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Donuts, Mass bags, and how to survive (and thrive) with kids in the pew

You know what ain’t easy like Sunday morning, Adam Levine?

Church with small children.

The struggle is real, whether or not the deep-fried carrot of K of C donuts can be dangled in front of your sugar-seeking angels, because if there is one thing little kids are not, it’s predisposed to prolonged periods of contemplative silence and focused attention.

Though, then again, neither are many adults…

We’ve taken our kids to Mass in 3 different countries and maybe a dozen other states, and the one constant has always been, there is no constant. From week to week, from kid to kid, on any given Sunday there’s bound to be somebody feeling bad, acting worse, and dumping and projecting the entirety of mommy’s purse. (Like that rhyme?)

Some of our best and worst masses were during our stint in bella Roma, because while the churches were peerlessly beautiful (and therefore highly sensorily engaging to kids) and the liturgies high and fine, sometimes the homily would be in Italian, sometimes the Pope would be there and therefore, 4 hours long, and sometimes there would just be no air conditioning. (Okay, that was all the time.)

Now that we’re comfortably ensconced in our beloved local parish, we’ve had about 2 years of hardcore practice in one particular building, and we’ve discovered some tricks of the trade to help – not guarantee, but help – the hour between 9:30 and 10:30 pass a little more peacefully.

(Keep in mind this is what works for us right now with kids ages 4.75, 3, and 1.5 (plus an 8 month bump). So it’s all subject to change. And I know other parents who swear by various and different practices, so, here’s the salt shaker. Take as many grains as you care to.)

1. We go to Mass at the same time and in the same place every Sunday, as long as we’re in town. This has the twofold effect of giving the kids some predictability and stability of routine because this is what we do and where we do it on this day, and it has also helped us to bond and connect to other families in our parish, along with our pastors. Also, we know we’re hitting the loudest, most, ahem, dynamically fruitful Mass of the weekend. So if we have a pterodactyl on board (which Genevieve has proven again and again to be the terrible avian reptile queen of), we know we aren’t going to be traumatizing a greying congregation used to serene silences and occasional organ music.

(And, duh, if our kids are being abnormally loud or are disrupting the liturgy, we take them out. Nursing babies occasionally need a few seconds longer than is comfortable to settle down in slurping silence, but when the toddler starts tantruming we bounce, for everybody’s sake, the misbehaver’s included.)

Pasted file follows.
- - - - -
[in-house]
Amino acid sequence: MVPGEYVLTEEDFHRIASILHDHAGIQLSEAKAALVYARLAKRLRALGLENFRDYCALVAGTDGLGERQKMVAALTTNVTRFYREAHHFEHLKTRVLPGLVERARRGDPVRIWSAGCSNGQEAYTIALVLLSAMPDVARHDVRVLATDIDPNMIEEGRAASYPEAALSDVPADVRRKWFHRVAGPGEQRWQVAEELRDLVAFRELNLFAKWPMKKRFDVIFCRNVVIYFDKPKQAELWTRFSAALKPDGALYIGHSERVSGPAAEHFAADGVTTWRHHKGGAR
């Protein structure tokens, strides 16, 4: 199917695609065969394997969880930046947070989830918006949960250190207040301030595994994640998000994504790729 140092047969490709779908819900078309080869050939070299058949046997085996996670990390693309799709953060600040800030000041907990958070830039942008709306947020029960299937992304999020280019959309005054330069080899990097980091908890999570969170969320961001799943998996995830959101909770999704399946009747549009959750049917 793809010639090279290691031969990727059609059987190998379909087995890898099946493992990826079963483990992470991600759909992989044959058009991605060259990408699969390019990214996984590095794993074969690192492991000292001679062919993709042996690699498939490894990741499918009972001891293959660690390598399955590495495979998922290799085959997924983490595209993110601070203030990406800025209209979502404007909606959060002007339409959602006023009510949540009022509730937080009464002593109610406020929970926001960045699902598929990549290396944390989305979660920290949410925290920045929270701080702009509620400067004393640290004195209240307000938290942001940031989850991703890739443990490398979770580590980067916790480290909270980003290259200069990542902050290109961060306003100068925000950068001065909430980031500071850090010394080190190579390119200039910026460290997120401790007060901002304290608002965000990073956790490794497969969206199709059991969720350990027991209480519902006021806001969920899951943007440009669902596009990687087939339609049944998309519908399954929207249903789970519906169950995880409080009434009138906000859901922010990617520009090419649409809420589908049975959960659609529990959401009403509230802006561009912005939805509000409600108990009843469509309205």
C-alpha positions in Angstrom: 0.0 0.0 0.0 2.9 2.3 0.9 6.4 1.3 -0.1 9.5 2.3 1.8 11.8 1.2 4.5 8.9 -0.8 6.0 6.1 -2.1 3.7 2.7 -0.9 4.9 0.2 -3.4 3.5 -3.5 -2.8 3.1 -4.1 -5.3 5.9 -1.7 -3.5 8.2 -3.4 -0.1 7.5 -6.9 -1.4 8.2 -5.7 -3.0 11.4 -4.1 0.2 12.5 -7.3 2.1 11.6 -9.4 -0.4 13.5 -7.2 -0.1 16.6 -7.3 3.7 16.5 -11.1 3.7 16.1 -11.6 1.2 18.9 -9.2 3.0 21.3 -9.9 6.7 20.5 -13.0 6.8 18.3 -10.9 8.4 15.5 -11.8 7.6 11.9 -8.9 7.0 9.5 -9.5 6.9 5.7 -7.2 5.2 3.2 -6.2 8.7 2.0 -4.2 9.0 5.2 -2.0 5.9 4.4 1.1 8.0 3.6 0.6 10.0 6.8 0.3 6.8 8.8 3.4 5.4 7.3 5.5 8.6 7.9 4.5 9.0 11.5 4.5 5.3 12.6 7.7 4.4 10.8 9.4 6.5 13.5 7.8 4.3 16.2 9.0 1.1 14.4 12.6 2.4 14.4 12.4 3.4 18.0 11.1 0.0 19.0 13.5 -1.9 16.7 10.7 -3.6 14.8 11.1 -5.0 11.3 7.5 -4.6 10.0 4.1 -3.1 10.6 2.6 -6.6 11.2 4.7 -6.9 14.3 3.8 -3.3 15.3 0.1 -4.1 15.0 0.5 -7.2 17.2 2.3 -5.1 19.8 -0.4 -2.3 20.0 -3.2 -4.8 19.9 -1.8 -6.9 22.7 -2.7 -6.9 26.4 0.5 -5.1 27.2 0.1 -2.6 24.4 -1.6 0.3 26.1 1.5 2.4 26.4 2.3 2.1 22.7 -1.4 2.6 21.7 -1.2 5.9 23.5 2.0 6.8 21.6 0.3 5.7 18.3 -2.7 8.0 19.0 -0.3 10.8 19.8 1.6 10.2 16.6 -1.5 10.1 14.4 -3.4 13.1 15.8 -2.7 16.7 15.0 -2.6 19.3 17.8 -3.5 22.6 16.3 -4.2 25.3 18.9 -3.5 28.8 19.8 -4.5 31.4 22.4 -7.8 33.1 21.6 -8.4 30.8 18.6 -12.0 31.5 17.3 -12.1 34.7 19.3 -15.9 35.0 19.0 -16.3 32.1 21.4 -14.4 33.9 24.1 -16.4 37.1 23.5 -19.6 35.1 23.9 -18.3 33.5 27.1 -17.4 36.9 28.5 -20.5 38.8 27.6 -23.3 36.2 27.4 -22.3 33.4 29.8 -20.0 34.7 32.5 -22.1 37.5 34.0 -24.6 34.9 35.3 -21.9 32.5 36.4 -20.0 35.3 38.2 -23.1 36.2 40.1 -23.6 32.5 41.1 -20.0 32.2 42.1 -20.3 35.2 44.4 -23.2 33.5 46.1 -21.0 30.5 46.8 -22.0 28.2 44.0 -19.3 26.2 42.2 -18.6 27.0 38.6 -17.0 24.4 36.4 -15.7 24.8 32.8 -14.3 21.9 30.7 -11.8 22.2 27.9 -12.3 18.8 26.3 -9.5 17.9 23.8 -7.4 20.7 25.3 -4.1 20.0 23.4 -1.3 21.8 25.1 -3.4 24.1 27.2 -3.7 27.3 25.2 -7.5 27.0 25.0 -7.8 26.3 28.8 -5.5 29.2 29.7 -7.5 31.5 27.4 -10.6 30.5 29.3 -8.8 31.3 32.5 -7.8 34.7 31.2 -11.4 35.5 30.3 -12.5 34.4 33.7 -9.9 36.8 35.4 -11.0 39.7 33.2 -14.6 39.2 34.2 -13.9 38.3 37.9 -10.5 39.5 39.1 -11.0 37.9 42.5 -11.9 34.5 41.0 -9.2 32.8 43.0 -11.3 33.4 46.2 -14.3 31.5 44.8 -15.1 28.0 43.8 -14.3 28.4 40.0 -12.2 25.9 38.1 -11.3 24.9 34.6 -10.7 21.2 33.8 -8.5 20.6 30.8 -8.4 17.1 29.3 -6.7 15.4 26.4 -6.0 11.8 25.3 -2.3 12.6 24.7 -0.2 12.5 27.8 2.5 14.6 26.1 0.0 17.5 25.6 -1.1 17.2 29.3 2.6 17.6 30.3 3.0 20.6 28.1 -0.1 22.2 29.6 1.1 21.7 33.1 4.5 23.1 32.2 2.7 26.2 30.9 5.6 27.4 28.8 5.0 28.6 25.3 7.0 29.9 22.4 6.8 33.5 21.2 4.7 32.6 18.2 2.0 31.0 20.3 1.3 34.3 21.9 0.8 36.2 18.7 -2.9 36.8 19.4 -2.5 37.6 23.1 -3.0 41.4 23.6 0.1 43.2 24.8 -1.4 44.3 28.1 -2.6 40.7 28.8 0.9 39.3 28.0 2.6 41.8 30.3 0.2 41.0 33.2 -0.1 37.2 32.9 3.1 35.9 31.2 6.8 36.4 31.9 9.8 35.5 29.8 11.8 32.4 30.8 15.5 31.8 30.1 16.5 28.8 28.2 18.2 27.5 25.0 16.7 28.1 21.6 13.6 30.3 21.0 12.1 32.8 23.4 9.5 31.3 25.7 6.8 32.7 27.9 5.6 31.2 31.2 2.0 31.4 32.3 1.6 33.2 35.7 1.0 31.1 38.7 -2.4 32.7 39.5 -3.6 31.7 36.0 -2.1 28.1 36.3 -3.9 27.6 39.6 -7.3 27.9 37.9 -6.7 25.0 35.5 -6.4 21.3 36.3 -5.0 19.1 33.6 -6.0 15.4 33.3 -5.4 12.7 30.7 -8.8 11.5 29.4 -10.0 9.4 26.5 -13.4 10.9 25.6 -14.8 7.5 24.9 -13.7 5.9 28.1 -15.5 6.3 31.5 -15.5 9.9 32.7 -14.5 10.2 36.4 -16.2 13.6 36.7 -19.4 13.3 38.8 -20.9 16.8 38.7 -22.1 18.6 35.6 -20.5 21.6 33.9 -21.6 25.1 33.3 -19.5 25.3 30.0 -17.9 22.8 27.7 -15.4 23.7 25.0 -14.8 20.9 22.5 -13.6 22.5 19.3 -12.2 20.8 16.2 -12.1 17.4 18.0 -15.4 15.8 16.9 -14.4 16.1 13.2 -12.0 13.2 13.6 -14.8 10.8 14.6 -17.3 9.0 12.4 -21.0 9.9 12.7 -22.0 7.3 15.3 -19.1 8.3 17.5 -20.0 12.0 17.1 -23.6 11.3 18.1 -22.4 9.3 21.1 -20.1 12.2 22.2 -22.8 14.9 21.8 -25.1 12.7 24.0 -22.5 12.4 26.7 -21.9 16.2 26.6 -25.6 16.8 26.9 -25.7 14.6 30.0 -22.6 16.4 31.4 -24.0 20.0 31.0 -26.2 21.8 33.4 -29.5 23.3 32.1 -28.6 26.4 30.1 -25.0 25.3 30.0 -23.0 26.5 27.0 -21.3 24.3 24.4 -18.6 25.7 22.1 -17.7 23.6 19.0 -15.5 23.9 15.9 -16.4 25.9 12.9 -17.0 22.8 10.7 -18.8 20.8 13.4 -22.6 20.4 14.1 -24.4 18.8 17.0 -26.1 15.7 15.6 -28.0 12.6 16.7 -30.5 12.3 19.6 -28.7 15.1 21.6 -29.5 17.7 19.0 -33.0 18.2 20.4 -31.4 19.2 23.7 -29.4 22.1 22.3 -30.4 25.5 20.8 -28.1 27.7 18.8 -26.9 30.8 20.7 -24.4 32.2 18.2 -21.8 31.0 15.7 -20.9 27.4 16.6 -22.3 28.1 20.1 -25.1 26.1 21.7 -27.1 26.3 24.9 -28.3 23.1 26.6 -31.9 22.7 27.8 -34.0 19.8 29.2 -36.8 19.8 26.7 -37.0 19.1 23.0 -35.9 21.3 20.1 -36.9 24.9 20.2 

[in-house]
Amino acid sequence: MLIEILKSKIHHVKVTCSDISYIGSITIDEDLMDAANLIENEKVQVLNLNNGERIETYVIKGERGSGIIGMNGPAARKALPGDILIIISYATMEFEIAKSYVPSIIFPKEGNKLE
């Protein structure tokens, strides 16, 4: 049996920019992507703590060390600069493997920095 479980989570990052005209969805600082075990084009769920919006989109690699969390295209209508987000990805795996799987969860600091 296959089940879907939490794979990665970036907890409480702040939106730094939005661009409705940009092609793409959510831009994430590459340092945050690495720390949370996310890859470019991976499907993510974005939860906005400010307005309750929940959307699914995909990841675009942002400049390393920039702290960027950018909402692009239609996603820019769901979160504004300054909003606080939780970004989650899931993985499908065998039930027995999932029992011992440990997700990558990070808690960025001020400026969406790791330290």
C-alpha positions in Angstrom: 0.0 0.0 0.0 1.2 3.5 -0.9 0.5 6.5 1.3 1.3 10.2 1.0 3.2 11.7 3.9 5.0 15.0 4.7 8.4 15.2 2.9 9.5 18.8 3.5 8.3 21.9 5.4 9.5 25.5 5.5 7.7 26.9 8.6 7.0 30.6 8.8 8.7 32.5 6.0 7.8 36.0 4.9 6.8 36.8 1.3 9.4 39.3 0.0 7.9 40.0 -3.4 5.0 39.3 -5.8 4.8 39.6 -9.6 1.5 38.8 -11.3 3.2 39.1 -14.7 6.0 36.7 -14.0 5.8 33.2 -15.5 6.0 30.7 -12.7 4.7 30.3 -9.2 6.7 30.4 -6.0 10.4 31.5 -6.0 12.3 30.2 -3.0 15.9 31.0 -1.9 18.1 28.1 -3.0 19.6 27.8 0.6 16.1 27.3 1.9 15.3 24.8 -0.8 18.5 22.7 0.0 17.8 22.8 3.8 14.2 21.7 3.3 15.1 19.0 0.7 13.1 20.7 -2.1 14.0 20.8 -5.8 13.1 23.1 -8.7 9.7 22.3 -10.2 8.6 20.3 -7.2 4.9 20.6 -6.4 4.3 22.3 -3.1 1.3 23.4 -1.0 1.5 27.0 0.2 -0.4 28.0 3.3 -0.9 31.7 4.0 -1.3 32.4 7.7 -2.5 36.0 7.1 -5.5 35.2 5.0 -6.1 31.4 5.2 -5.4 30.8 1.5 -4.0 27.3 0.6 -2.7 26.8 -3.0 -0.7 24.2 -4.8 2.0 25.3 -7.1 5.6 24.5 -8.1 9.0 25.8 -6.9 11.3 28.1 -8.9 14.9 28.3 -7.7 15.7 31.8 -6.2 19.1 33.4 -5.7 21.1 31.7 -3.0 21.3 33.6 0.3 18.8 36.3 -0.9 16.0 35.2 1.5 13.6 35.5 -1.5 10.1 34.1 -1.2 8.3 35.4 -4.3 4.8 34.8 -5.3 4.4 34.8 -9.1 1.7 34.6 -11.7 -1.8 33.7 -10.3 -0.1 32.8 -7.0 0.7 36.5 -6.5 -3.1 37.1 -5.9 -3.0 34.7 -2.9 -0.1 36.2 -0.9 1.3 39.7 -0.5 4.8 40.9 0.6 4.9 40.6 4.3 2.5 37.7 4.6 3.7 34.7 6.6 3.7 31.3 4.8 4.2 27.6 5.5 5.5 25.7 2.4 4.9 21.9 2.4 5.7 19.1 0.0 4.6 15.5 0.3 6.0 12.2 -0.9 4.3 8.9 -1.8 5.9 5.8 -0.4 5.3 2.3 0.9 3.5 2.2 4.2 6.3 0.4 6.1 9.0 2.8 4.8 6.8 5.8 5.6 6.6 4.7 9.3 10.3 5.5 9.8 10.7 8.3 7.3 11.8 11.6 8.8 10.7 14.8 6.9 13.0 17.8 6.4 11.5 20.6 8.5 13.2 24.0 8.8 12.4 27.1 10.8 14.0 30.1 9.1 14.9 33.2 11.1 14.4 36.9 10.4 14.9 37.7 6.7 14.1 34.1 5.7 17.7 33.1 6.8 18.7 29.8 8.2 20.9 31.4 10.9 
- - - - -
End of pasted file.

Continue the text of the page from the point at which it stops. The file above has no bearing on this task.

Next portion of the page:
2. Be prepared. We take a little canvas bag filled with religious cards (you know the endless amounts you get in the mail/from work/from various ministry events? Now they have a purpose. You’re welcome.), medals, a rosary or two, and lots and lots of books. Ignatius Press sent along three beauties to review a few weeks back, Let’s Pray the Rosary, A Missal for Little Onesand Catholic Saints for Childrenand they’ve quickly become house favorites.

I love Ignatius’ children’s line because the content is rock solid and, almost as importantly, the illustrations are gorgeous, particularly their Magnificat series. Since none of my little snowflakes can read yet, that’s a big ‘un for us.

Of the three titles, I was most excited to get my hands on Catholic Saints for Children, because it was the very first book I’d ever seen that had something on St. Genevieve! (The boys are still scratching their heads as to how “Evie got her own saint!” so I guess we did a bang up job explaining her name to them. Ha.) It also has stories and prayers about St. Joseph, St. Maximilian Kolbe, St. Francis, St. John Paul II, and St. Therese. Boom. Entire family canon, right thur.

We tend to rotate 4-5 books every few weeks so they don’t get stale, and we try (try, being the operative) to have them religiously themed. I’m not going to pretend JP wasn’t reading Spot the Fire Dog last week though. But, these beauties from Ignatius make it a lot easier to fill the bag. I can heartily recommend them for ages 3 and up, with “Let’s Pray the Rosary” being applicable for much older kids, too.

Oh, and Evie gives her gummy, page-ripping approval of any and all dust jackets. Lovely girl.

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3. Bribery. I mean, whatever works, right? I know I’d sit still for an hour for donuts. (And I’d go 90 minutes, easy, for an order of Eggs Jennifer at Lucille’s.) We tell the kids up front what our terms are and what the targeted reward is: lighting a candle, stopping for donuts, a trip to the park across the street afterwards, etc. Choose your own diabetic adventure, but don’t be afraid to connect good behavior + a sweet reward in their pliable little brains. It’s good for their sacramental imaginations, too. Dave vividly remembers his dad taking them out for donuts or ice cream after Saturday afternoon confessions, because “the Father’s forgiveness is sweet.”

And how sweet is that?

4. If it works for your family, then it works for your family. And if it doesn’t? Don’t sweat it.

Some of my friends swear by the front row strategy. We’ve tried (and failed) again and again, and I’m ready to concede that at this point, the walk of shame is simply lengthened by our immediate proximity to the liturgical action. So we sit midway back, always on the aisle for maximum procession-viewing ease, and we are prepared and willing to pull the eject button if and when it becomes necessary. Some people like the crying room (though our parish doesn’t have one) and others rock the cheerios. No shame, parents. You’re already well ahead in the game of life simply for taking those precious little souls you’ve been entrusted with to God’s house every week. So do what works.